The serious feature of Mr. Disraeli's budget is the stopping of the operation of the artificial sinking fund, that great financial sham reintroduced by Sir Cornewall Lewis, on occasion of the debts contracted during the Russian war[d]. The genuine British sinking fund is one of those monster delusions which obscure the mental faculties of a whole generation, and the gist of which the following one is hardly able to understand. It was first in the year 1771, that Dr. Richard Price, in his observations on reversionary payments, revealed to the world the mysteries of compound interest and the sinking fund.

"Money," he said, "bearing compound interest, increases at first slowly; but, the rate of increase being continually accelerated, it becomes in some time so rapid as to mock all the powers of imagination. One penny, put out at our Savior's birth at five per cent interest, would, before this time, have increased to a greater sum than would be contained in 150 millions of earths, all solid gold. But, if put out at simple interest, it would in the same time have amounted to no more than 7s. 4½d. Our Government has hitherto chosen to improve money in the last rather than the first of these ways[e]. A State need never be under, any difficulties; for, with the smallest savings, it may, in as little tune as its interest can require, pay off the largest debts. On this plan, it is of little importance what interest the State is obliged to give for money; for the higher the interest the sooner will such a fund pay off the principal."[f]

Consequently he proposed,

"an annual saving, to be applied invariably, together with the interest of all the sums redeemed by it, to the purpose of discharging the public debt; or, in other words, the establishment of a sinking fund."[g]

This fantastic scheme, rather less ingenious than the financial plan of the fool in one of Cervantes' novels[h], who proposed to the whole Spanish people to abstain for only two weeks from eating and drinking, in order to get the means of discharging the public debt, nevertheless caught the imagination of Pitt. It was avowedly on this basis that he built up his sinking fund in 1786, allotting a fixed sum of 5,000,000 sterling, to be paid every year "without fail," for this purpose. The system was not abandoned until 1825, when the Commons passed a resolution that only the bona fide surplus revenue of the country was to be applied in payment of the national debt. The whole system of public credit had been thrown into confusion by this curious sort of sinking fund. Between what was borrowed from necessity, and what was borrowed from amusement; between loans that were to increase the debt, and loans that were to pay it off, there arose a tumultuous medley. Interest and compound interest, debt and redemption, danced before men's eyes in such perpetual succession; there was such a phantasmagoria of consols and bonds, of debentures and exchequer bills, of capital without interest and interest without capital, that the strongest understanding became bewildered. Dr. Price's principle was that the State should borrow money at simple interest in order to improve it at compound interest. In fact, the United Kingdom contracted a debt of 1,000 millions sterling, for which it nominally received about 600 millions, 390 millions of this sum being, however, destined not for the payment of the debt, but to keep up the sinking fund. This glorious institution, which marks the golden era of stock-jobbers and speculators, the Palmerstonian Chancellor of the Exchequer had attempted to saddle again on the shoulders of John Bull. Mr. Disraeli has given it the coup de grâce.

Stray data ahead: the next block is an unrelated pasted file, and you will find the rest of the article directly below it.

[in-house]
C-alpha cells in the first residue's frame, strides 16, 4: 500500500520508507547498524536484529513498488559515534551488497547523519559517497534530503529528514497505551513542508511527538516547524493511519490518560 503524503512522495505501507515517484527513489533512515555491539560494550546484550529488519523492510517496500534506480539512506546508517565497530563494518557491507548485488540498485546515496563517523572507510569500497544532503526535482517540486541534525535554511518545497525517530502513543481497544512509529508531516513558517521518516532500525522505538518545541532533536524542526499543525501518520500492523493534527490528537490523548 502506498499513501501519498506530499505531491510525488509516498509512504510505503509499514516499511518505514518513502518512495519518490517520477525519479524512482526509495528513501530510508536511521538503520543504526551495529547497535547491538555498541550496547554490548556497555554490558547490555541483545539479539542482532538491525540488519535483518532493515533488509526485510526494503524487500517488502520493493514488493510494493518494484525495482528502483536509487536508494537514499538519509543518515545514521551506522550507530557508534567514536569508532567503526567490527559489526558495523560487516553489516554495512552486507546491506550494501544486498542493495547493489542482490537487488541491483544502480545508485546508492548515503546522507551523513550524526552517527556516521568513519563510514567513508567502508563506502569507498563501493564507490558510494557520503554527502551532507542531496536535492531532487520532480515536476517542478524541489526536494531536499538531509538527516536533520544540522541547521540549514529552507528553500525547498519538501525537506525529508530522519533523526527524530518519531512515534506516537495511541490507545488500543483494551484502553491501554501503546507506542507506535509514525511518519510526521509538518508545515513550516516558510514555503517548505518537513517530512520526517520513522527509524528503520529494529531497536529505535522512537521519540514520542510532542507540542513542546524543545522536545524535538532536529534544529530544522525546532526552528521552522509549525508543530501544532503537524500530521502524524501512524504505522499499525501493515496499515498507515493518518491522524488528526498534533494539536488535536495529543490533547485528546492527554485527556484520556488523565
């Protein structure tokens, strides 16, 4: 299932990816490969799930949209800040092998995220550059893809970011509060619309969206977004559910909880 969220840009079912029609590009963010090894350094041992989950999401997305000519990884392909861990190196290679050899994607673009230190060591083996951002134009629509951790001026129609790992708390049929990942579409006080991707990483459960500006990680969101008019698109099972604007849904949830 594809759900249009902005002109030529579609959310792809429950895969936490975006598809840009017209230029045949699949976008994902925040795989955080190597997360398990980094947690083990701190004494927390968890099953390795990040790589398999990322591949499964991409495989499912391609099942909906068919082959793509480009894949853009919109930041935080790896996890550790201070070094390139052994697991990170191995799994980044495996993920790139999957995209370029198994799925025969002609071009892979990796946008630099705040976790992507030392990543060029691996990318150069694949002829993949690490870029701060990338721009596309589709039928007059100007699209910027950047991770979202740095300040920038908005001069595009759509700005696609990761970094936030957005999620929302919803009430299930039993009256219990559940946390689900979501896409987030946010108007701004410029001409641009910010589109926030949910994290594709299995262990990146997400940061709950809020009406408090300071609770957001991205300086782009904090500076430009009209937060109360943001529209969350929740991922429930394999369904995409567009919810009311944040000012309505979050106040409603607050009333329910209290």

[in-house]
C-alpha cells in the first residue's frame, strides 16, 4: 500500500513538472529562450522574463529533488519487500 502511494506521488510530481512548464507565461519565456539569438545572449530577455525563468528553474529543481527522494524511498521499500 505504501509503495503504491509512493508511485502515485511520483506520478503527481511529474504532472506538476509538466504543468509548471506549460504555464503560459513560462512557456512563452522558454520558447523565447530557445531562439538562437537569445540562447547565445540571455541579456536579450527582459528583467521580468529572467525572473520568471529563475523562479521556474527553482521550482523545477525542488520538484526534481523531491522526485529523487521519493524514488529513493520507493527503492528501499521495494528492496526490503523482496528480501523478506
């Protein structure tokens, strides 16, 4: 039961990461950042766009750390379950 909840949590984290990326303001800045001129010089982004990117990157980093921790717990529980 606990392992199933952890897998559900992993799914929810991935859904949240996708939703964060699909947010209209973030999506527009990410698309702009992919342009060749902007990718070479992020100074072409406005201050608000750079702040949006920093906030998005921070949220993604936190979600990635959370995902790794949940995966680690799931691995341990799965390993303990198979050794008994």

Written on April 20, 1858
First published unsigned in the New-York Daily Tribune, No. 5318, May 7, 1858


[a] The Times, No. 22972, April 20, 1858.—Ed.

[b] G. C. Lewis.—Ed.

[c] G. G. Glyn's speech in the House of Commons on April 19, 1858, The Times, No. 22972, April 20, 1858.—Ed.

[d] The Crimean war of 1853-56.—Ed.

[e] R. Price, An Appeal to the Public on the Subject of the National Debt, pp. 18 and 19.—Ed.

[f] R. Price, Observations on Reversionary Payments..., pp. XIV and 140.—Ed.

[g] Ibid., p. 139.—Ed.

[h] M. de Cervantes Saavedra, Novelas exemplares.—Ed.

[535] Marx means the proposals on the budget made on April 18, 1853 by Chancellor of the Exchequer Gladstone and adopted by the House of Commons.

Source: Marx and Engels Collected Works, Volume 15 (pp.510-514), Progress Publishers, Moscow 1980